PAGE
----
The Giants had their pick of offensive linemen and defensive players when their pick came, but they ultimately opted for the TE/H-Back out of Ole Miss. As is so happened, many of the one who we believed they might be interested in have fallen to the second day of the draft. This is also the range where the Giants might start looking to draft a running back to complement Paul Perkins and Shane Vereen.
Here is a list of some of the players that might appeal to the Giants tonight in the second and third rounds of the draft.
Forrest Lamp (OL, WKU) [Prospect Profile] - The highest-rated offensive lineman on our draft board. Lamp has fantastic tape at offensive tackle — including a great game against Alabama — and he might be even better inside at guard. If he lasts, Lamp’s versatility would allow the Giants to mix and match on the right side of their line.
Cam Robinson (OT, Alabama) [Prospect Profile] - Like Lamp, Robinson was a surprise fall out of the first round. He has tremendous physical ability with size, length, power, and a mauling game. When he brings his A-game, he is a dominant blocker, but that inconsistency probably played a role in why he fell.
Dion Dawkins (OT, Temple) [Prospect Profile] - And intriguing blend of power and agility, Dawkins is a wide-bodied, long-armed mauler of a tackle who also proved to be one of the most agile linemen at the Scouting Combine. Dawkins is thick and stout at 6’4”, 322, but he carries his weight well and plays a tough, hard-nosed, mauling brand of football, but does it without lumbering. He is also versatile, with a frame and power that could fit inside and experience blocking in both man and zone schemes.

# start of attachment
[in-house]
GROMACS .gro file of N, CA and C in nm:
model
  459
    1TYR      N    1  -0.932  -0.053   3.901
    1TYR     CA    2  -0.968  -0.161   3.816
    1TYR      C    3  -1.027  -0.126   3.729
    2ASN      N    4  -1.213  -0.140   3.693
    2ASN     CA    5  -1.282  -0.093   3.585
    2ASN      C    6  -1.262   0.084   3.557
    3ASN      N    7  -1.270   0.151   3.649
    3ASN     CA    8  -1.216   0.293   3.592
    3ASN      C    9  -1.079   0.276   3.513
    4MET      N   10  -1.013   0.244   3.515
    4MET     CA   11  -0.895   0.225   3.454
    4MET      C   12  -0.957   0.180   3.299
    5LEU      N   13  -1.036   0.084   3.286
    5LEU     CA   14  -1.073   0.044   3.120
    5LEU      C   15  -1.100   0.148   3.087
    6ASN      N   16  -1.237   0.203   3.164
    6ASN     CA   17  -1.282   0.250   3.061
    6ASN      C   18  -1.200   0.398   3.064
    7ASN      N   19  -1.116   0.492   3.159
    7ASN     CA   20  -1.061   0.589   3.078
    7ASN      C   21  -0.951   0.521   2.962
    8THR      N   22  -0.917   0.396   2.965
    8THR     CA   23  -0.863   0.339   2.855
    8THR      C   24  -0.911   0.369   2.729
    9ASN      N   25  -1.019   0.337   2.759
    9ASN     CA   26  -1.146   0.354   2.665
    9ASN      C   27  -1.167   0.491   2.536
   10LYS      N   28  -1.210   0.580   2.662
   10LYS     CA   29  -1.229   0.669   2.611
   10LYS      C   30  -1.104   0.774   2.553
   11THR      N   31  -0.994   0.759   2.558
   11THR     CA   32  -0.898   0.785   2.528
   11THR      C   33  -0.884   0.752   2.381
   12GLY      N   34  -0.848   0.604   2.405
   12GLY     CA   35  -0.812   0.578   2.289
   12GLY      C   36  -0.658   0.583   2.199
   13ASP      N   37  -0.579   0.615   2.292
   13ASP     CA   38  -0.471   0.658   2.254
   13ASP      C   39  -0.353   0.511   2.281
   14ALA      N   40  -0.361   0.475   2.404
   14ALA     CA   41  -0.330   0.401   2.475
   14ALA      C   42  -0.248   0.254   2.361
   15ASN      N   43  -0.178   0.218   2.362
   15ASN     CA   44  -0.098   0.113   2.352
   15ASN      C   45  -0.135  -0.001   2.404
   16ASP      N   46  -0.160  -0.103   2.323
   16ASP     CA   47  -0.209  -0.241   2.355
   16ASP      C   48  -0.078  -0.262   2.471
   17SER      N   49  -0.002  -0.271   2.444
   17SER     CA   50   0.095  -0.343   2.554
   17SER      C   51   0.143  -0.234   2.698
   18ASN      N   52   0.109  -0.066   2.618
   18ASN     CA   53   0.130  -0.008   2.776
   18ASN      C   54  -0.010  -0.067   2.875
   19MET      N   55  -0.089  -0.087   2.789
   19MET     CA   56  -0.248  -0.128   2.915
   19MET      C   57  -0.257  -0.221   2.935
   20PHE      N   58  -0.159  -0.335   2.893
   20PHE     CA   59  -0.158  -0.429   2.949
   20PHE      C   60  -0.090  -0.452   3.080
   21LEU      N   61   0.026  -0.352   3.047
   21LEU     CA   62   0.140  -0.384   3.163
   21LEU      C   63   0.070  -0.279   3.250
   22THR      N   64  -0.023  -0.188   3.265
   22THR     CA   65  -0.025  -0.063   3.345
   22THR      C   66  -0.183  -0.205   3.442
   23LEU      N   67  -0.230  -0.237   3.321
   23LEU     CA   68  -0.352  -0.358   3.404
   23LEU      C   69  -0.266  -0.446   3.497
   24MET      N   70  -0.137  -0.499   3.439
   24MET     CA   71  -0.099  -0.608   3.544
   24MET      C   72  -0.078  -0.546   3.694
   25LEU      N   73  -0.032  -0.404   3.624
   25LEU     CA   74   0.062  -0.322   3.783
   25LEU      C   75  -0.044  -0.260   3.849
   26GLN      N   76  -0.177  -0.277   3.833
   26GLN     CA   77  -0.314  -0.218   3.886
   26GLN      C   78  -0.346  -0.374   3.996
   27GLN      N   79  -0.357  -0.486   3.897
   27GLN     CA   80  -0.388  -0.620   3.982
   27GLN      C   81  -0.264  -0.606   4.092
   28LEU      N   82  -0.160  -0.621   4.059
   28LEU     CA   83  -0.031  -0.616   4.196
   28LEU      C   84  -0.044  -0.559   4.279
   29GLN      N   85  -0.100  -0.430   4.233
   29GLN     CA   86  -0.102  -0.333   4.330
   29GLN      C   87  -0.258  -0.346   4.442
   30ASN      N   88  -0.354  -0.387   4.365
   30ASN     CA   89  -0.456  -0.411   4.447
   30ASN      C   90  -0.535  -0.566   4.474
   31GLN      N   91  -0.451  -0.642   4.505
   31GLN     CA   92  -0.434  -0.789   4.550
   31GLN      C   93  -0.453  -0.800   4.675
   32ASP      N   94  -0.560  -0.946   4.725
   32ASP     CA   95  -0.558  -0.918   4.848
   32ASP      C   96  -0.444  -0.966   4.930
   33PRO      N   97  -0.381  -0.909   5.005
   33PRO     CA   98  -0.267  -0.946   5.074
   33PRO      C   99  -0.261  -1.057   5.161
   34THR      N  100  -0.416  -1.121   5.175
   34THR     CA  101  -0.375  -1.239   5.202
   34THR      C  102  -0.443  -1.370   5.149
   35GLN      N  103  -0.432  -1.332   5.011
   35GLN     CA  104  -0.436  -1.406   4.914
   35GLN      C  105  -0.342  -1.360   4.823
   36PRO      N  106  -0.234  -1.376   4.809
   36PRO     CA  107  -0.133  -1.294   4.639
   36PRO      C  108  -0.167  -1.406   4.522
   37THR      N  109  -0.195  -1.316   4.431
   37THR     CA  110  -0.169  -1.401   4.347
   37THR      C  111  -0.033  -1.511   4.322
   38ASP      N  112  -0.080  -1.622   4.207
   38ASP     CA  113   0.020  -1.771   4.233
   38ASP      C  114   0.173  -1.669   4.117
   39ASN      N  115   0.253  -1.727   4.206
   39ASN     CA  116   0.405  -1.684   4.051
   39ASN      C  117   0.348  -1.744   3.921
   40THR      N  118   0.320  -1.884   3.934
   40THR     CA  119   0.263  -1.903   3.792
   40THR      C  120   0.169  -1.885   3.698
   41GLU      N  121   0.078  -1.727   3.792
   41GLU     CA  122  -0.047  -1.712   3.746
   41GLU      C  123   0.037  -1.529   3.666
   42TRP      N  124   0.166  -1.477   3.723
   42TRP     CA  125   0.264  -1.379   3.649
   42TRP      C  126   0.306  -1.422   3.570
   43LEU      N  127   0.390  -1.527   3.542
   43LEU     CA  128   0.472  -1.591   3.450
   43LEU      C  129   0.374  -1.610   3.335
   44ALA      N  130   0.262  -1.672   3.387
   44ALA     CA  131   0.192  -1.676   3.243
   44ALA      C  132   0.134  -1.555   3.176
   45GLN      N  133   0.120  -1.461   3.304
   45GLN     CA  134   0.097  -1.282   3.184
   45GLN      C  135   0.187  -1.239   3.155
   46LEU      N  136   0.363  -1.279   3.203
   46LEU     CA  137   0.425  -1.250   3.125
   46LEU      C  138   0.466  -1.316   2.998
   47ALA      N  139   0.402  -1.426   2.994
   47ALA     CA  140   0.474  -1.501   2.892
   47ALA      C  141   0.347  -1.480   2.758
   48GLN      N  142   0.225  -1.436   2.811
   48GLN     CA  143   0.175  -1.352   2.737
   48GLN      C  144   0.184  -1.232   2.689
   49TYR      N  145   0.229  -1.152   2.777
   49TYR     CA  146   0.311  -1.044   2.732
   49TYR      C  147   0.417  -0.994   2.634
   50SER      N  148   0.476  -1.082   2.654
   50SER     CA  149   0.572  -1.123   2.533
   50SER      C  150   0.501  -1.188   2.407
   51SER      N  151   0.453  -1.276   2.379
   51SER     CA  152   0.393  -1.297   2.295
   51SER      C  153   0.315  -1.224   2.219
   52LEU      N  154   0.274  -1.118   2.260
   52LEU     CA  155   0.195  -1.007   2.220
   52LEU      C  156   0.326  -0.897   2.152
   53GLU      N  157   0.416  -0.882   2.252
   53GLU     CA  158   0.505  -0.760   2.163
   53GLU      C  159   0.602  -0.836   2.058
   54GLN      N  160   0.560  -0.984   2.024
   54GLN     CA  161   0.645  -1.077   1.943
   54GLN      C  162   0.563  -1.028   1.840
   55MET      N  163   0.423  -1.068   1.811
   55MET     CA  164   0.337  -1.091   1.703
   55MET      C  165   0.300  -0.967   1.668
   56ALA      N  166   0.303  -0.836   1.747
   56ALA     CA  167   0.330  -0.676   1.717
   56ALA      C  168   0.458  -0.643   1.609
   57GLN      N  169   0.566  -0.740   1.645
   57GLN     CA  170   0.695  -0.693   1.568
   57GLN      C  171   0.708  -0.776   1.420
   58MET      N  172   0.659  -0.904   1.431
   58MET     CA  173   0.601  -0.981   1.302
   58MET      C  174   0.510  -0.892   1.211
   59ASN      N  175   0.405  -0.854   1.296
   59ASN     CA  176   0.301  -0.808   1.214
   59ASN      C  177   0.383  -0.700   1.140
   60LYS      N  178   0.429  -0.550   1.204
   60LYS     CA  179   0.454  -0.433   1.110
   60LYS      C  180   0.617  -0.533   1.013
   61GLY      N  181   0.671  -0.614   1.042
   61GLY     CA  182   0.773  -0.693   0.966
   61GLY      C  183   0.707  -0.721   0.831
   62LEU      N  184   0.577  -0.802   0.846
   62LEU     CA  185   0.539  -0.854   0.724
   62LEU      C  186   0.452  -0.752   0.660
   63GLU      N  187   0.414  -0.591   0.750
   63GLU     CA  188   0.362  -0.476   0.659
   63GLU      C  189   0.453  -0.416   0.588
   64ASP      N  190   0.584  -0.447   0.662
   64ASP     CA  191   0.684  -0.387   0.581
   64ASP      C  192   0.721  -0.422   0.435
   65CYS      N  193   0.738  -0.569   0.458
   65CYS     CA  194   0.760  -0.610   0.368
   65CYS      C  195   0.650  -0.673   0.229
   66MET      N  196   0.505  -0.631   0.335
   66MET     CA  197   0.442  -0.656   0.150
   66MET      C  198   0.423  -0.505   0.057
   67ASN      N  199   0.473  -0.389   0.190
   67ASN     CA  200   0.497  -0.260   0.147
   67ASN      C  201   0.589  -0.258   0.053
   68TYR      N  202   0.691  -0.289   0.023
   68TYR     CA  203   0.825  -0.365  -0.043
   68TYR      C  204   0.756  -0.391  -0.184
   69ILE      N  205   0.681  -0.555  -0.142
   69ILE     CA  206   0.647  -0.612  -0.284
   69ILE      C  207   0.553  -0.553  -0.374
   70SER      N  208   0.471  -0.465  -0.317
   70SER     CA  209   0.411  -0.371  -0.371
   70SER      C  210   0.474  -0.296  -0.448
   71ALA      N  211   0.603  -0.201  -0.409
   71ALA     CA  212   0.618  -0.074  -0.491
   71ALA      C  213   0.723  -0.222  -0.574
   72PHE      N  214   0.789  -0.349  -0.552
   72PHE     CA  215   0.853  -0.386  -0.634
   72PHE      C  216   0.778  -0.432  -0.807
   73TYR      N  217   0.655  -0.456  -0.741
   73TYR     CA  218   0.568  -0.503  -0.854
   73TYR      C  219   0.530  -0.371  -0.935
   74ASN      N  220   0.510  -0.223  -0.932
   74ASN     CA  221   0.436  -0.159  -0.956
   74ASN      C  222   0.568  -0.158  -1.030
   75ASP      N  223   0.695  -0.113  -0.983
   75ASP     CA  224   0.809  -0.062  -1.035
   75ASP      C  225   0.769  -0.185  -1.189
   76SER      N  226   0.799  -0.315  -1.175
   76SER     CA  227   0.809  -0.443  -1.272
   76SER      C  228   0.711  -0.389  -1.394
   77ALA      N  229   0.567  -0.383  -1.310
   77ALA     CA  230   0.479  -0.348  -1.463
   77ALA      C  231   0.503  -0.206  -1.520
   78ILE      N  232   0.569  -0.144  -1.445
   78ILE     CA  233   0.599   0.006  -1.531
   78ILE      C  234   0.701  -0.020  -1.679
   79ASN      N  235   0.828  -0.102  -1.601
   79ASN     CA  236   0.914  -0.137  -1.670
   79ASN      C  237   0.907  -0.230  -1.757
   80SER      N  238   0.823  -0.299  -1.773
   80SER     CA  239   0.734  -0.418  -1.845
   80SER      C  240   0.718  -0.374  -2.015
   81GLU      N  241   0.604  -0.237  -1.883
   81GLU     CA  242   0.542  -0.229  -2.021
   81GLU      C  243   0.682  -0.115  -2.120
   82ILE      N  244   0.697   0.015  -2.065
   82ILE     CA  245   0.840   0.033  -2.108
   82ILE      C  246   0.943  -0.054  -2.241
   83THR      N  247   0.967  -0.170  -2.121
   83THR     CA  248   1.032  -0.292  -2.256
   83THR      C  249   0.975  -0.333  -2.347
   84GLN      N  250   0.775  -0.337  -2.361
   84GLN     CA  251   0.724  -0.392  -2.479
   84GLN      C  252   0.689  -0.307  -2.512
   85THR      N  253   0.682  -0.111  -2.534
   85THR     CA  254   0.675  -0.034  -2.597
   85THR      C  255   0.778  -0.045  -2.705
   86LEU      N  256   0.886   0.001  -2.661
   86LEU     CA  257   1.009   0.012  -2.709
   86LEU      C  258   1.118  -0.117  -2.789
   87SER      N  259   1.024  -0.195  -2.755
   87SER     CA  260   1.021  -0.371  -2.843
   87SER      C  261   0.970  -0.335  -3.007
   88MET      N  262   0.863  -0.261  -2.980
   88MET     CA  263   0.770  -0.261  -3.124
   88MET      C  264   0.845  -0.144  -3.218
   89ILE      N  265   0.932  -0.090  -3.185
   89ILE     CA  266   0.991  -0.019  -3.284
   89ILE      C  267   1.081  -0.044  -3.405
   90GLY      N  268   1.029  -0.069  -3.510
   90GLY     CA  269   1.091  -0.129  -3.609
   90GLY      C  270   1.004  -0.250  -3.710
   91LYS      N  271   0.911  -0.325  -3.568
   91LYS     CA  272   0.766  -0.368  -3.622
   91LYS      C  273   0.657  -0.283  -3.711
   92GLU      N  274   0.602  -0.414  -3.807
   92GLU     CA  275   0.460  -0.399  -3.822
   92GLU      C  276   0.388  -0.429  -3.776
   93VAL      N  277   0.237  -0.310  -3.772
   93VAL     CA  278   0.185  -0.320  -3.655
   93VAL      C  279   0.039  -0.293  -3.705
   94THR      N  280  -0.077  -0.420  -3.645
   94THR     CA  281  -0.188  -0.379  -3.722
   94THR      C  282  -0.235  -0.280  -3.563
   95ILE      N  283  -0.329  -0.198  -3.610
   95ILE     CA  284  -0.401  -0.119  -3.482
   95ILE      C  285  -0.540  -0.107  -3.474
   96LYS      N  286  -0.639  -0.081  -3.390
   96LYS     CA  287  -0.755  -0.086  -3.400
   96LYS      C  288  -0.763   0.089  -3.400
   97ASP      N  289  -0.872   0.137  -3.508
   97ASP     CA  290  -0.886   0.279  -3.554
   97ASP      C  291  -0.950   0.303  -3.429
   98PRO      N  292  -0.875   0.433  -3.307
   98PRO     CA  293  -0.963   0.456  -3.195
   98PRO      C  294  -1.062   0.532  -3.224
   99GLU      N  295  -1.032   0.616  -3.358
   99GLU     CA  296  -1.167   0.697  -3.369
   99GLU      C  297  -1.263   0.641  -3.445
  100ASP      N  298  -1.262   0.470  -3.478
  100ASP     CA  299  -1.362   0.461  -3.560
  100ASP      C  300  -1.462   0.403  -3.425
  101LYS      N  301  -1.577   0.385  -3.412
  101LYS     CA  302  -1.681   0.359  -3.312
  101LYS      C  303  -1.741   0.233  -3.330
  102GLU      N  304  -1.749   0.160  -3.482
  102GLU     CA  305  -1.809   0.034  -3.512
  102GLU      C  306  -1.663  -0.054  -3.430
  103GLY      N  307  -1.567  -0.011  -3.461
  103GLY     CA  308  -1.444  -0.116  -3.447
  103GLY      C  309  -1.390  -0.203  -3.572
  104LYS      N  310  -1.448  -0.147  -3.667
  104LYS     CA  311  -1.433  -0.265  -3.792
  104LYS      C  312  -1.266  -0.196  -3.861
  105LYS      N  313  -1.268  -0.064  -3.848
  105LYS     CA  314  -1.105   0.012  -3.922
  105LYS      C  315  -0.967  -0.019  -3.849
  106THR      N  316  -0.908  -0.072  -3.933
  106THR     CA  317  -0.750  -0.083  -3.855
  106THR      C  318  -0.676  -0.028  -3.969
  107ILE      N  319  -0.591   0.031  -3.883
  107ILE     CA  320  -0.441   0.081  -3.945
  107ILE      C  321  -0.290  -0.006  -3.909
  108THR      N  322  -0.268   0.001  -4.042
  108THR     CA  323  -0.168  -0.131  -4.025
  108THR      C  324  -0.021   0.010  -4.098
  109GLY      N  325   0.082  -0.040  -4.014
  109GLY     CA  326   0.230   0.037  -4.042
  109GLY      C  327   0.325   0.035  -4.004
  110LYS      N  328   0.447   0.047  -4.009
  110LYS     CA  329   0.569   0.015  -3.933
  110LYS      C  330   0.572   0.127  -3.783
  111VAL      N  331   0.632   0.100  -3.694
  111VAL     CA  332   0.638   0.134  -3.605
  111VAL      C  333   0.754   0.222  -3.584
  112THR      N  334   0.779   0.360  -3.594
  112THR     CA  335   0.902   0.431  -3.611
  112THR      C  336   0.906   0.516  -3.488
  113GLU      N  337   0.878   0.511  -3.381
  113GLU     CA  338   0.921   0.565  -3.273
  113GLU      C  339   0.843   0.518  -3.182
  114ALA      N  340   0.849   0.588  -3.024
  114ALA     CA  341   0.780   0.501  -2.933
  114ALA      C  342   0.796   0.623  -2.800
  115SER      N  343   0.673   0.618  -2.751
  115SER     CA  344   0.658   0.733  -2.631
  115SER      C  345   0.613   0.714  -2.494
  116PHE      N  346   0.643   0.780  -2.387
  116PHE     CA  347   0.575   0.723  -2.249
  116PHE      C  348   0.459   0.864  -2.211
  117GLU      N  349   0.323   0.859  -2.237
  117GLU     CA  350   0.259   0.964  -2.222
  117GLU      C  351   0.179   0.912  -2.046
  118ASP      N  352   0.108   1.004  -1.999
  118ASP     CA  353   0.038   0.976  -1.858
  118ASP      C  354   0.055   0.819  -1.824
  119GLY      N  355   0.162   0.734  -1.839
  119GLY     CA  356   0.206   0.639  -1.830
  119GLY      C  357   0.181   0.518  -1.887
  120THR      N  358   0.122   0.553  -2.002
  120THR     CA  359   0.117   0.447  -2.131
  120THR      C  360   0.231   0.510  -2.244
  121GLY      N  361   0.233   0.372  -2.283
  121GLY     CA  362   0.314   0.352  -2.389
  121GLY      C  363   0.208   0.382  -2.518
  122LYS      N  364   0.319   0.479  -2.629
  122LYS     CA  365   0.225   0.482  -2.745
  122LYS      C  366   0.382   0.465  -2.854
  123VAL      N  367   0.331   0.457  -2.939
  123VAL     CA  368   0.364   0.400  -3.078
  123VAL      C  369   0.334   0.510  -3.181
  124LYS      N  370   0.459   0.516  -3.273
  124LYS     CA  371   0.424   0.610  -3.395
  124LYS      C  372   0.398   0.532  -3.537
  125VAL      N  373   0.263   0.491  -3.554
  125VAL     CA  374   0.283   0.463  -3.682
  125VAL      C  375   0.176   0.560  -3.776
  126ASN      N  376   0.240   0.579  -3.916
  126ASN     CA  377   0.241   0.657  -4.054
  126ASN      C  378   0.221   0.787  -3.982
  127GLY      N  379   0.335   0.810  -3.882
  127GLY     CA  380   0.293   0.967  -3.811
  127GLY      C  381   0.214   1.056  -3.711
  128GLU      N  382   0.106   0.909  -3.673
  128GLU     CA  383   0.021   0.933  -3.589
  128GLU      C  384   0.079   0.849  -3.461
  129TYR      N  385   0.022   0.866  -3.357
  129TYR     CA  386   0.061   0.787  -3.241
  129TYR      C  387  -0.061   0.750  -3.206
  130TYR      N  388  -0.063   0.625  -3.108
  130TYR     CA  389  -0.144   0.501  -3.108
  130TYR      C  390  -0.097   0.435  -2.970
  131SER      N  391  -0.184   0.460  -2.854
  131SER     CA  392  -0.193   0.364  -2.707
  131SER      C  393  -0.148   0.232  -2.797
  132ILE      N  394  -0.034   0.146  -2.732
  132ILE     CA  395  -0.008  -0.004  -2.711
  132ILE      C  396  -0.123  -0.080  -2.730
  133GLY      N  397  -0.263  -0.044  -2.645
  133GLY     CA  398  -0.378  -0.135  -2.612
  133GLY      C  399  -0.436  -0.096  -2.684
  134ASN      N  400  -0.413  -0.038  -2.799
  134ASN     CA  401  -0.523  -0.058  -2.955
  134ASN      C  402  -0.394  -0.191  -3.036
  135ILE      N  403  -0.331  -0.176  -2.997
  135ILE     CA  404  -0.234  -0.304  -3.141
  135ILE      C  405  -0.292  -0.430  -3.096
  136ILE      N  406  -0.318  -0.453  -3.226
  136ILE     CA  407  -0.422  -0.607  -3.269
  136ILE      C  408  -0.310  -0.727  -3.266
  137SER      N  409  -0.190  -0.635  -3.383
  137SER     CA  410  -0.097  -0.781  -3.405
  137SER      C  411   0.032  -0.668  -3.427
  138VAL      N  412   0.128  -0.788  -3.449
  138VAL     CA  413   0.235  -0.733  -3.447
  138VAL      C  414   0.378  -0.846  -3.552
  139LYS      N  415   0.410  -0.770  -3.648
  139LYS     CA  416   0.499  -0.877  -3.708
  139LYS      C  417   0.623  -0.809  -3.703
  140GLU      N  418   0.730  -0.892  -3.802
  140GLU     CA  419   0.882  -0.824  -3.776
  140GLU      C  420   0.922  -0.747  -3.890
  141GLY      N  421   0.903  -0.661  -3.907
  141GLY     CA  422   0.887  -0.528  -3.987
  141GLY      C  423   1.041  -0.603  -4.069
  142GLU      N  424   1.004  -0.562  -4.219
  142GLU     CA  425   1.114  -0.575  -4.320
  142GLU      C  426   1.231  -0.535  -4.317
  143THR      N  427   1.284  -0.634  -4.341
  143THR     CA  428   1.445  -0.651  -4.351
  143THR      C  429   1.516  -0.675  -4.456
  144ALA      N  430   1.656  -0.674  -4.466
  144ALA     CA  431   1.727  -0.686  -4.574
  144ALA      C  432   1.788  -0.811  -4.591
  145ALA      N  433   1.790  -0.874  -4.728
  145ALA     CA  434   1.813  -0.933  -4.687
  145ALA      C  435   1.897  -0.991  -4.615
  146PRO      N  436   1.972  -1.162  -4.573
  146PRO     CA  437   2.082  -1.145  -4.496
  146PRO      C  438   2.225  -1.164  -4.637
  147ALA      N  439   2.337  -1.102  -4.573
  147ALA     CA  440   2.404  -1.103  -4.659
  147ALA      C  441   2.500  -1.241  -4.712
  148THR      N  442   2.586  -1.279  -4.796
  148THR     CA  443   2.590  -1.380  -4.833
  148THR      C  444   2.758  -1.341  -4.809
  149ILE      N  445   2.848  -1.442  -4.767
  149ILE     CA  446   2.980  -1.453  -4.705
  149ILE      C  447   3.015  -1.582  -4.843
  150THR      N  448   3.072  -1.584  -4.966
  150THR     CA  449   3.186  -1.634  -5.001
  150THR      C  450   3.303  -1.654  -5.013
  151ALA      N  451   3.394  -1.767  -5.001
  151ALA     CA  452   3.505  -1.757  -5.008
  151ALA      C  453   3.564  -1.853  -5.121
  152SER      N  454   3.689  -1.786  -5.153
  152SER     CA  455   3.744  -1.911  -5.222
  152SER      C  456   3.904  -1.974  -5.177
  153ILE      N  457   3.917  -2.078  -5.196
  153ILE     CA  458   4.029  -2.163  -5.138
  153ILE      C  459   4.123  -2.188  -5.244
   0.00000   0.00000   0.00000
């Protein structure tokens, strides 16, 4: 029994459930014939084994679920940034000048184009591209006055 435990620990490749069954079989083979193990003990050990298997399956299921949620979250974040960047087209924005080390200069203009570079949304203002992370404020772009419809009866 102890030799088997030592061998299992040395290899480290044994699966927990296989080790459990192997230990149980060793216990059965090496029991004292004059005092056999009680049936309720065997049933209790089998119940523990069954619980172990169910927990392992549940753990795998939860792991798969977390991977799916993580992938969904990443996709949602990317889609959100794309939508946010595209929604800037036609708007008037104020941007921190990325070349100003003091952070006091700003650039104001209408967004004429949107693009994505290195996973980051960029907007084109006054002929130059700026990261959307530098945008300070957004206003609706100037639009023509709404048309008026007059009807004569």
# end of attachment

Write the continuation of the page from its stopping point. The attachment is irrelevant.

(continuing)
Taylor Moton (OT, Western Michigan) [Prospect Profile] - Another big, powerful, and yet surprisingly athletic tackle. Moton was a four-year starter at Western Michigan and is considered a big part of their turnaround from a 1-11 team to a 13-1 team from 2013 to 2016. Moton has a thick, powerful build, long arms, big hands, and plenty of natural power to move people at the line of scrimmage, and seems to relish finishing his blocks. He also surprised scouts by emerging as one of the most well rounded athletes in the offensive line class. He showed the ability to play inside at guard as well at the Senior Bowl, but struggled with technique when coaches tried him on the left.
Antonio Garcia (OT, Troy) - [Prospect Profile] - Unlike the other tackle prospects available here, Garcia sports a modern “left tackle” frame and game. Coming out of Troy, Garcia still needs development as he needs to keep building his functional strength and keep working on the finer points of his craft. However, he is a highly a competitive blocker with “left tackle” athleticism, great feet, and solid technical foundation. Garcia reminds a bit of Will Beatty coming out of UConn.
D’Onta Foreman (RB, Texas) [Prospect Profile] - The feeling throughout the draft process is that the Giants are on the lookout for a big power back to pair with Paul Perkins and Shane Vereen. After missing the Scouting Combine, Foreman proved to be the best blend of size and speed of any running back not named ‘Leonard Fournette’ with an outstanding Pro Day. The Giants care about running backs’ Speed Score, and Foreman’s blazing 4.4 40-yard dash at 230+ pounds gives him one of the top two or three speed scores of all time. Foreman has feet for a big back as well as good balance through contact. He doesn’t use his power as often as you’d like to see, but once he gets moving he is difficult to bring down.